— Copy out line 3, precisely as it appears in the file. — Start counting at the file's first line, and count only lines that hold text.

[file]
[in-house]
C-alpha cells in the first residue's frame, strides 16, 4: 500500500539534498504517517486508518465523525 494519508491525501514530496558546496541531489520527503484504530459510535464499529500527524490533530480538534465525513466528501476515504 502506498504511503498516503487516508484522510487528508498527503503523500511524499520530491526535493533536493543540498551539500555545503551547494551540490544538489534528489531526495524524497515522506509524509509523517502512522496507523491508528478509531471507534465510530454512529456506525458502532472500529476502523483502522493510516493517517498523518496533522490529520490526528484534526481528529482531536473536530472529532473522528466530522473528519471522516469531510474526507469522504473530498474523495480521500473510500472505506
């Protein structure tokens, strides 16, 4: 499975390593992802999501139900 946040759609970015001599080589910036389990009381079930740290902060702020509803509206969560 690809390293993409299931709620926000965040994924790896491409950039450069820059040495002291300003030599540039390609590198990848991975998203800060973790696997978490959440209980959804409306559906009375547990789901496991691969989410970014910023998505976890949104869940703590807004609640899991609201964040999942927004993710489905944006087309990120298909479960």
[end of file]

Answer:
């Protein structure tokens, strides 16, 4: 499975390593992802999501139900 946040759609970015001599080589910036389990009381079930740290902060702020509803509206969560 690809390293993409299931709620926000965040994924790896491409950039450069820059040495002291300003030599540039390609590198990848991975998203800060973790696997978490959440209980959804409306559906009375547990789901496991691969989410970014910023998505976890949104869940703590807004609640899991609201964040999942927004993710489905944006087309990120298909479960």